Screened for participation in this study were all patients who underwent PCI either for stable angina—with or without an abnormal noninvasive functional study result—or for acute coronary syndrome (ACS) at the Oklahoma City Veterans Affairs Medical Center from June 2010 through December 2011. Excluded were patients who could not walk effectively because of chronic severe musculoskeletal issues, severe symptomatic peripheral artery disease, neurologic conditions such as disabling stroke or severe myoneuropathies, or severe obstructive pulmonary disease or advanced HF with New York Heart Association functional class IV symptoms that limited exercise capacity. Informed consent for this study was obtained from each patient after PCI. The study was approved by the local institutional review board. Demographics, clinical characteristics, and procedural details about coronary interventions were documented at baseline.
Patients underwent a standard 6MWD test in our physical therapy department within 2 weeks after PCI. The 6MWD test was administered by a dedicated physical therapist and involved the patient walking at his or her own pace with opportunities to rest during the walk if needed. Total distance walked (in meters) over 6 minutes and symptoms during the test were documented. Follow-up in the clinic or by telephone occurred at one year (12 ± 2 mo) after PCI. Clinical outcome and medication use were documented at the time of follow-up. The primary endpoint was MACE, which included death, ACS, and admission for HF (left ventricular ejection fraction, <0.40).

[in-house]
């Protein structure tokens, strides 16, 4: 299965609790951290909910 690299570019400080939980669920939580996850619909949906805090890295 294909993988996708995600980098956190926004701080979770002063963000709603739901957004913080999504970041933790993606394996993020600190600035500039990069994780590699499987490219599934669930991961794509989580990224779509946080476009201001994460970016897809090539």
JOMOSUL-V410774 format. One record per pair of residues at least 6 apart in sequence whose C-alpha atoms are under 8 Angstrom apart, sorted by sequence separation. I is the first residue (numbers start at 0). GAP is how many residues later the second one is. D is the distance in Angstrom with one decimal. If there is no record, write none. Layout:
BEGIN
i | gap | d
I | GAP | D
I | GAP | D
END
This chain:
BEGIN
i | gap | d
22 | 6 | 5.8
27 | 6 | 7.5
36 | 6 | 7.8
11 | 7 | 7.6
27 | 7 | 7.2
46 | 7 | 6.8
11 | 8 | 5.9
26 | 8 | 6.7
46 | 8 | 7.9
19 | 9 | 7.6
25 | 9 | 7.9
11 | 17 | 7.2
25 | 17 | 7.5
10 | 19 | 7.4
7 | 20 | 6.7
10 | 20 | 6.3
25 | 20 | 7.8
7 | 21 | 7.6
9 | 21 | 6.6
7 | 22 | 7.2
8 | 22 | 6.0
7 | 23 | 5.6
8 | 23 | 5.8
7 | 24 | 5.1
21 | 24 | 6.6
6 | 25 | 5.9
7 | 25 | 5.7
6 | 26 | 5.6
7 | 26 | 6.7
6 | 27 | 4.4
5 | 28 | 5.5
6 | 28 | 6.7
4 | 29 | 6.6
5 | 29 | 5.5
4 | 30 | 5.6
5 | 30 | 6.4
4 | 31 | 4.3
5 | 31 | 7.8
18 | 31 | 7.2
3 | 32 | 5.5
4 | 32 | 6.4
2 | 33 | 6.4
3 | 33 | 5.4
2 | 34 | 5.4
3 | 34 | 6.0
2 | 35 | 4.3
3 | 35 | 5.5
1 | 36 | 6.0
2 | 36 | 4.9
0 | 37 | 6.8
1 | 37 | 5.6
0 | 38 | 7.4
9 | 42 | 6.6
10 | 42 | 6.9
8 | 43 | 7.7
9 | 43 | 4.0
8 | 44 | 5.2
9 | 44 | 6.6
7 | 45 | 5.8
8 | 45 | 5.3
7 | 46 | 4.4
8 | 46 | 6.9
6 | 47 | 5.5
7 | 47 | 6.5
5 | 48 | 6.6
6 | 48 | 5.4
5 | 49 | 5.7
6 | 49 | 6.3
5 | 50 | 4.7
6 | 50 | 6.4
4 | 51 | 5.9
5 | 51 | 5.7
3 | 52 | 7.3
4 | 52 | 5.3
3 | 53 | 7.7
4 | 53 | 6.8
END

Continuous data are presented as mean ± SD. Continuous variables were compared by using the Student t test or analysis of variance as appropriate. Categorical variables were compared by using the χ2 test. A 2-tailed P value of ≤0.05 was considered statistically significant. Receiver operating characteristic (ROC) curves and areas under the curve (AUCs) were calculated and used to determine the ability of 6MWD to predict MACE. The Youden index, which maximizes a function of sensitivity and specificity, was calculated and used to determine the optimal cutoff point of 6MWD for classifying MACE outcome. The optimal cutoff point was defined as the maximum vertical distance between the ROC curve and the diagonal. A P value of ≤0.05 was considered statistically significant. Data were analyzed with SAS version 9.3 (SAS Institute Inc.).
A total of 274 patients underwent PCI and were screened for participation in this study. Of those, 62 patients were excluded because they were unable to walk effectively. The remaining 212 patients were enrolled in this study (Fig. 1). Tables I and II summarize their baseline characteristics, indications for PCI, and procedural details of coronary intervention. The mean age of the patients was 65 ± 9 years, and 208 (98%) were men. Major comorbidities were hypertension in 187 patients (88%), dyslipidemia in 186 (88%), and diabetes mellitus in 95 (45%). A total of 118 patients (56%) with ACS underwent revascularization. Drug-eluting stents were used in 171 patients (81%).